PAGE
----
As an entrepreneur, it’s clear that as much as you would like to reduce costs, you can’t be good at everything. Most likely you’ll end up delegating tasks and paying freelancers or companies to do the things you lack expertise in (web design, accounting, sales, etc.). It could also be that you don’t want to spend time on certain tasks in order to focus on more important elements such as securing your first contracts.
I’ve encountered a few freelancers in my entrepreneurial journey and some things really caught my attention. I was unsure how to deal with them at the time but after a period of reflection, I’ve decided to write this post. If you’re a freelancer, I have some advice that could make a difference to a prospective client.
1. Understand the brand
I have to say, when I gave my brief for a project and looked at the 1st proposal I was a bit… puzzled. There was nothing wrong with the outcome but it was just not in the spirit of my brand: One Vision Tour. As a professional, you should be able to sense if what you’re doing, the images you’re using, as fun as they might be, represent the brand of your clients. So even though your clients sent you examples you can draw from, do not take it for granted and go beyond what is expected. And if you have any doubts, don’t hesitate to contact them directly. It’s better to make sure that everything is understood and you fully embrace the brand compared to going crazy and having to re-do everything.
2. Avoid being cheap
If you have a good portfolio, the value of your work should be reflected in your prices. If you think a low price will attract entrepreneurs, maybe, but they will quickly go the other way if anything goes wrong or when they will grow. Some entrepreneurs invest their own personal finance (like myself) and want to make sure that this money is well spent. So trust yourself and your skills and go for a reasonable price. Ask your fellow freelancers how much they charge depending on their experience and then position yourself. Also, if your client asks for too many modifications or extra services, it is OK to be flexible and accommodating but also remind him/her there will be others costs involved.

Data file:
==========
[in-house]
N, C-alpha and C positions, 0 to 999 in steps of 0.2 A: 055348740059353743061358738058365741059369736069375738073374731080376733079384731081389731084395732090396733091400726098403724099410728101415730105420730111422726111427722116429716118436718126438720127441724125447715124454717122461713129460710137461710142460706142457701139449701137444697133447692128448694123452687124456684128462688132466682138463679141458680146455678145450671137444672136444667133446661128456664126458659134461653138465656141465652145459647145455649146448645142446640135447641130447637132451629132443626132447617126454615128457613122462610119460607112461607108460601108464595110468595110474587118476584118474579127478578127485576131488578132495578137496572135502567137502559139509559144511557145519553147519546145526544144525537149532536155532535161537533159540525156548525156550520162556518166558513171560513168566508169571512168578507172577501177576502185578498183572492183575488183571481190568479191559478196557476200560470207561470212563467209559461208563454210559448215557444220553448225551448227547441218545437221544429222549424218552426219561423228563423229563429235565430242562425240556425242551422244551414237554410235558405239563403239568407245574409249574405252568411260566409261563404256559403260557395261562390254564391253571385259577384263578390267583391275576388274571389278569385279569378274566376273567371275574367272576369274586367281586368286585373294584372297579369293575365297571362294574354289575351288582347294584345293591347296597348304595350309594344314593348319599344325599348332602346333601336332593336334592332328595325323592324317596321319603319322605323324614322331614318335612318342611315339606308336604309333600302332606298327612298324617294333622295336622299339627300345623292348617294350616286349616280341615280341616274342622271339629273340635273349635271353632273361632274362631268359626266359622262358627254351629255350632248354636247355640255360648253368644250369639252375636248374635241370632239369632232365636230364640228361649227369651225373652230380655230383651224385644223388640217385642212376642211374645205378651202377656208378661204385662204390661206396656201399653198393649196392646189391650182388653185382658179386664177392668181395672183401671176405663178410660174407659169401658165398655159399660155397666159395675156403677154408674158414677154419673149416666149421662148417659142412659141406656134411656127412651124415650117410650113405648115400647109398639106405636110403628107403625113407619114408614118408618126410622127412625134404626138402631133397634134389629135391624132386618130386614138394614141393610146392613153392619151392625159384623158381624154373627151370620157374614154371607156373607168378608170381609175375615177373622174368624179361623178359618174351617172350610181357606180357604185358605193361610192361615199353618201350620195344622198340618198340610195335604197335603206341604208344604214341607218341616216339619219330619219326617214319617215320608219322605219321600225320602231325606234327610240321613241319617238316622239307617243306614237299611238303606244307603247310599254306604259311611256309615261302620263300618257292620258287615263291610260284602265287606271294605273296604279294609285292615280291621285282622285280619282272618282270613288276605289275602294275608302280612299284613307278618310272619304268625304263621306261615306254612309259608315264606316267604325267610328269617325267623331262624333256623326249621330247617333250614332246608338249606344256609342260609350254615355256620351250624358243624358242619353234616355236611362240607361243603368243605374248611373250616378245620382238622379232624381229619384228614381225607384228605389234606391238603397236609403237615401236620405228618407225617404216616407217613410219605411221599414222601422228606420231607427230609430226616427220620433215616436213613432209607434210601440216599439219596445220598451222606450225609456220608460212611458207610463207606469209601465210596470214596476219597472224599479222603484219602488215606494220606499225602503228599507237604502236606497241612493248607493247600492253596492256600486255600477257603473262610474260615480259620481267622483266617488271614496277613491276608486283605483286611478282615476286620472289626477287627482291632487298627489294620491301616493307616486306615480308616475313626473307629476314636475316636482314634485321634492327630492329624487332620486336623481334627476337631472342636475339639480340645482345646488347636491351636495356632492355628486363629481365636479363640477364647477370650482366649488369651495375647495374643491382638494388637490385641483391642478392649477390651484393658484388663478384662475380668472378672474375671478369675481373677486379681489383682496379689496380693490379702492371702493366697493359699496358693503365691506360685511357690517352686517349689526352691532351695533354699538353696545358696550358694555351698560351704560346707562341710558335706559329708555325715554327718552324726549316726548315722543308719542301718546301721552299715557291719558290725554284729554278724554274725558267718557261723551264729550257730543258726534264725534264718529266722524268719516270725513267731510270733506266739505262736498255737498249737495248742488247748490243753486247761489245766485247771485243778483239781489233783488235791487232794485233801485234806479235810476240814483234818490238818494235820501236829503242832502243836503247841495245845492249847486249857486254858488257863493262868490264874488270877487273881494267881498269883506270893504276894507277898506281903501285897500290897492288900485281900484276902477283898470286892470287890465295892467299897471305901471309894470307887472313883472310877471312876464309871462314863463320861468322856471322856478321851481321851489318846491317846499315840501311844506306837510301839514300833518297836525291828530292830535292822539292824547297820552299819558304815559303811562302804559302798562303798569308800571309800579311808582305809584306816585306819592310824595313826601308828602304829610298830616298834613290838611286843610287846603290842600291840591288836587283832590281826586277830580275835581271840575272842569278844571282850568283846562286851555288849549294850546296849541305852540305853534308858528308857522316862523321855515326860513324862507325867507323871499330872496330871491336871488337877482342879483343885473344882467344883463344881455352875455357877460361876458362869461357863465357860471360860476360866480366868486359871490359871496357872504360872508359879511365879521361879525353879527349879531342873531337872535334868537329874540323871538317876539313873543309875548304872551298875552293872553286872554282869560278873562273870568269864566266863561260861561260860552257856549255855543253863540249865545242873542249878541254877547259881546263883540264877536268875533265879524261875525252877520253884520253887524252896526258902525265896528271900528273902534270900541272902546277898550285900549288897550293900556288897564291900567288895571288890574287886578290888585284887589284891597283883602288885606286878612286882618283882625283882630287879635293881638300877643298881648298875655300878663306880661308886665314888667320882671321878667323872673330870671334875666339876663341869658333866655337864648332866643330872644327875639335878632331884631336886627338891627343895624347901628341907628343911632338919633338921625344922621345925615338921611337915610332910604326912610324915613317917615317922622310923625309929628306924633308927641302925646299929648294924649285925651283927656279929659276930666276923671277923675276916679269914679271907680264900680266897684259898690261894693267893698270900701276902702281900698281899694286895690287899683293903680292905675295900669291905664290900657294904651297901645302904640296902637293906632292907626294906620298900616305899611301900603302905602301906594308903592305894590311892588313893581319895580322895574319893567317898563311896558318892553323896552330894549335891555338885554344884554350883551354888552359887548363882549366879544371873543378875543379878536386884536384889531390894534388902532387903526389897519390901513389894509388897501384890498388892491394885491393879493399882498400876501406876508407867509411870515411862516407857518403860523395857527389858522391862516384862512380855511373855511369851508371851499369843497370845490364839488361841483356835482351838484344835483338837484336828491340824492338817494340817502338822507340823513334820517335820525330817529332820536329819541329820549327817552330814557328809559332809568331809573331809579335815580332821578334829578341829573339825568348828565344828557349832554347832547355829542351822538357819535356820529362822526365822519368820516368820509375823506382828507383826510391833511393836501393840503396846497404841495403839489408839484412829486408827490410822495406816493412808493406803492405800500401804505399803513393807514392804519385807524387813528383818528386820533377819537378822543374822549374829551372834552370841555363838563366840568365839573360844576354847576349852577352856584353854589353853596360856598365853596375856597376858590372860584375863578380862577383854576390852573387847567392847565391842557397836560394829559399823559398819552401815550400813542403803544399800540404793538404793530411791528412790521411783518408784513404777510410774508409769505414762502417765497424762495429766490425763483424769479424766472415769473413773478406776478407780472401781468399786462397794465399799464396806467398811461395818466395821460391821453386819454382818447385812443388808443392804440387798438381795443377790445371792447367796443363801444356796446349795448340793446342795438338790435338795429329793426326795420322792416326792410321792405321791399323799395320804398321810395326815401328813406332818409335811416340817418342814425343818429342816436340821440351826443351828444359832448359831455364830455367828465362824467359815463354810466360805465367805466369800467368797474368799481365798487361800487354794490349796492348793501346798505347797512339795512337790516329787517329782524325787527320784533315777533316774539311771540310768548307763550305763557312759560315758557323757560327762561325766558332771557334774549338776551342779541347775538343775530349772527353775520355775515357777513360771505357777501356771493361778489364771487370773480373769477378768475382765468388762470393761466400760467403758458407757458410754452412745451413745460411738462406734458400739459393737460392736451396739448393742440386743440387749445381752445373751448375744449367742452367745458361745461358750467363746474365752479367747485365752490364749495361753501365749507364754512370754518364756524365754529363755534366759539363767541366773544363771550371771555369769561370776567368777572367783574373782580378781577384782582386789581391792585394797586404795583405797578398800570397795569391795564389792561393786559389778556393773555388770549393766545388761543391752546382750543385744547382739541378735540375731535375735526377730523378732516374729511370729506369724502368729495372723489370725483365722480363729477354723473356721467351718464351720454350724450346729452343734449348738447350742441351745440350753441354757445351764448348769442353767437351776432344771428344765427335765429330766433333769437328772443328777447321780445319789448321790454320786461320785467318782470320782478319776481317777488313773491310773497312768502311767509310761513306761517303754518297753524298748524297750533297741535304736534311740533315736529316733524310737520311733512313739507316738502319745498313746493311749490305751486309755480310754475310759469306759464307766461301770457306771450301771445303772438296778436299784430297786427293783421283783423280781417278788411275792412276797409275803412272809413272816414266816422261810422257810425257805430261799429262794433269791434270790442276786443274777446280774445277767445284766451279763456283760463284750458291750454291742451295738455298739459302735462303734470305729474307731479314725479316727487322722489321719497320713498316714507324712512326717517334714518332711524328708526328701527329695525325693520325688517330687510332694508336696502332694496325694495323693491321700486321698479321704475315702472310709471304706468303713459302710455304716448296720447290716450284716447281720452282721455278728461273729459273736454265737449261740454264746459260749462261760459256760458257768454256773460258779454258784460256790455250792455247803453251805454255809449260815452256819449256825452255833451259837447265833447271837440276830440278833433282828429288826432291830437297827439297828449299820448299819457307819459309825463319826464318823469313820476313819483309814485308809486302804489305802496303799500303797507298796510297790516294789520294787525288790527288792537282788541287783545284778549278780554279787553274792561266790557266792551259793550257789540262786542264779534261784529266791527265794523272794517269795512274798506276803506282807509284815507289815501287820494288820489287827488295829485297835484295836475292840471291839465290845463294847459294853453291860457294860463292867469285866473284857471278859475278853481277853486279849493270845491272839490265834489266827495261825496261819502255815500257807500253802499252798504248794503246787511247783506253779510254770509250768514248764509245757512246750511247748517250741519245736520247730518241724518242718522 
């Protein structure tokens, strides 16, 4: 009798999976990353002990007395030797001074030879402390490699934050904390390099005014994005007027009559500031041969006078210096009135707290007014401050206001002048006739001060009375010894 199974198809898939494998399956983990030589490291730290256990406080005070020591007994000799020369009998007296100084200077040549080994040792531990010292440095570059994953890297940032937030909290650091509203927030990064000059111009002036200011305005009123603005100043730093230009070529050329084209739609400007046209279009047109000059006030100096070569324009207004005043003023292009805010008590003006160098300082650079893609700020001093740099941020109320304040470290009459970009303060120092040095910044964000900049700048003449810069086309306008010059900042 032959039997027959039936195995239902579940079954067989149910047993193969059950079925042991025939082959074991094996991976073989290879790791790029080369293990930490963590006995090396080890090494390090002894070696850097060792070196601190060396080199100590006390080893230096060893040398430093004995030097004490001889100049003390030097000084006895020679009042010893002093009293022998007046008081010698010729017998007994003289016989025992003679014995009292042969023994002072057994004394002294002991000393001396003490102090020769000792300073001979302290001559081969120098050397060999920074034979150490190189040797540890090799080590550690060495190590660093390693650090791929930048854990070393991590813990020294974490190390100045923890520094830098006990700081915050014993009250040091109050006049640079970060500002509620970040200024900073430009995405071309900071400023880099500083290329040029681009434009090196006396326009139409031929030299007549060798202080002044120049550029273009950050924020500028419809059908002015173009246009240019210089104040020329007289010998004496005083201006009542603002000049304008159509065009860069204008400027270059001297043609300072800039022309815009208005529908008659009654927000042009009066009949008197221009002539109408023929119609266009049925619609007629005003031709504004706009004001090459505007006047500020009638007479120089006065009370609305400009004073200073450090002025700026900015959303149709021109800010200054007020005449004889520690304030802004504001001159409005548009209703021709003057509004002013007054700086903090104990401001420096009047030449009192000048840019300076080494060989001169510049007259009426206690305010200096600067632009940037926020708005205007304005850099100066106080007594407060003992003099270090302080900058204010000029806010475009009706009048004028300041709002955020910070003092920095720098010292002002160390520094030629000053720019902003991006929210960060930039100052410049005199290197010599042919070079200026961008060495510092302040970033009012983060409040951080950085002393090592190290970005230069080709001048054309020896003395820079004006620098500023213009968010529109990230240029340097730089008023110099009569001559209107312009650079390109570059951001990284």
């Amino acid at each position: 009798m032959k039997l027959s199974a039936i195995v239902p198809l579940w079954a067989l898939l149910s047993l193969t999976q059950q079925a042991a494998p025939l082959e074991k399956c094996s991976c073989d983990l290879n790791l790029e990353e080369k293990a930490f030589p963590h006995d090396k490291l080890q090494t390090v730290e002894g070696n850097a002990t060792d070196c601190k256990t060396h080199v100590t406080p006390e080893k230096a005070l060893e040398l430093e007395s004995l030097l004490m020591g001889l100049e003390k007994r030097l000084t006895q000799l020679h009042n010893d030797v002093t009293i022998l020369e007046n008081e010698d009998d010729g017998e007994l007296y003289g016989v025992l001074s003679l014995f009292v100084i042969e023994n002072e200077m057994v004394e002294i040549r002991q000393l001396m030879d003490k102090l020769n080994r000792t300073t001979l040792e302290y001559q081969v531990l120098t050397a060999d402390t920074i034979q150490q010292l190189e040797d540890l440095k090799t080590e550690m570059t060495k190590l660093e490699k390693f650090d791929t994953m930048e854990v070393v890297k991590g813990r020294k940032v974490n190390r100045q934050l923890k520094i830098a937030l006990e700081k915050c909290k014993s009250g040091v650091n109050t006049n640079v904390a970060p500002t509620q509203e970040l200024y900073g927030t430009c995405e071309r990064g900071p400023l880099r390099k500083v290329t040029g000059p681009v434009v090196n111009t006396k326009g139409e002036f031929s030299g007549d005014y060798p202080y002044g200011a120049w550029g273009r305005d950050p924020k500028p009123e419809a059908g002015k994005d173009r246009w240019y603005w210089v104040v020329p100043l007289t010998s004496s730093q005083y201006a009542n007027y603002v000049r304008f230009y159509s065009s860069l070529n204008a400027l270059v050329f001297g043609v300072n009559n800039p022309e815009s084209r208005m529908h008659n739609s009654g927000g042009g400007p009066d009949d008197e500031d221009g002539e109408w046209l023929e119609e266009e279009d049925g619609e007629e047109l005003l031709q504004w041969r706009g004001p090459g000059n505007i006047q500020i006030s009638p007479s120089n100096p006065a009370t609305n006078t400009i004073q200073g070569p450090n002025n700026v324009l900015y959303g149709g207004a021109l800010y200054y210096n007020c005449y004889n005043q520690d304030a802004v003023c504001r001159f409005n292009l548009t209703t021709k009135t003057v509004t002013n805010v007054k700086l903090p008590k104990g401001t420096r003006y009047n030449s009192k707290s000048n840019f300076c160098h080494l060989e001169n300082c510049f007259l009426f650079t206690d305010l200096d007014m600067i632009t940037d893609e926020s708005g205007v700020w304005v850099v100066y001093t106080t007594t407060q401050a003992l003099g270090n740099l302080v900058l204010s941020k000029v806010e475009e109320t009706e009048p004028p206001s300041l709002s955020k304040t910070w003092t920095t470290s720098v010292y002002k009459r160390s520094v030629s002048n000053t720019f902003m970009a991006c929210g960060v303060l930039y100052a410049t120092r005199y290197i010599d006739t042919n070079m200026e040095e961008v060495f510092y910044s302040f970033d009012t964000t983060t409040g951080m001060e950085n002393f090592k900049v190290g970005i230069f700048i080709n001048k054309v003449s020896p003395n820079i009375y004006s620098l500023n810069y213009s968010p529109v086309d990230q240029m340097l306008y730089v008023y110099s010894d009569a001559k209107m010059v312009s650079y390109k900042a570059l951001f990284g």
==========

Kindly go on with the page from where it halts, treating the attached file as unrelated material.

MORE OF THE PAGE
3. Initiate a follow-up with your clients
If you sent me a quote 1 week ago and I still did not reply, email me again. It shows that you care about your clients and that I’m not just one among many others. It might be that I have a question or disagree with some elements but if you make the 1st step to talk it through, you will have the opportunity to clarify your offer and maybe win the contract in the end.
4. Meet them in person
There is nothing better than meeting someone to talk about a business project, clarify elements and build a relationship. So if you’re located in a different city/area from your client, no problem. Otherwise, offer to meet with your client directly and include that fee in your quote (or offer it as a gift, up to you).
5. Do not bitch about other clients
What does it say about you if while discussing my project, you compare it to one of your other clients and then highlight huge flaws about it? Not good. So even though you might want to prove a fact by using your clients as an example, try to stay as neutral as possible. Plus, it also shows that you do not respect confidentiality, which is the foundation of a business relationship. So avoid the gossip and focus on how you can create a good experience with your client.
6. Avoid giving too many options
It is good to have options in a quote. But too many can make your client feel lost. So yes to final recommendations regarding what are the best options for a specific project and no to a list of options that can overwhelm and potentially confuse your client.
7. Try not to criticize your client’s project
Yes, it happened to me and that was not a pleasant experience. Even though you disagree with the company name, the logo, the business, its services, etc. if you agreed to take it on, do not criticize it during the 1st meeting. And if you do, make sure you do it in a respectable way and have suggestions for improvement instead of doling out to unfiltered criticism. Also, as a freelancer, always keep in mind that you are creating a business relationship even though you might meet in a laid-back environment like a café. So respect your client and the work that has been done so far and he/she will be happy to hear your suggestions to make it even better.
8. Build a relationship
Keep in touch to facilitate trust and create a lasting relationship. Don’t just send quotes or progress reports: try to get to know your clients, tell them a few things about yourself, laugh and build a personal connection. By building a relationship, it will be easier to gain your client’s trust, secure business contracts, build your network — which will open doors for you in the future. So don’t be shy or play the role of the conservative professional! Always stay true to yourself when dealing with your clients. This will make you stand out in the long run.
And you, as a freelancer, do you have any advice to give to entrepreneurs?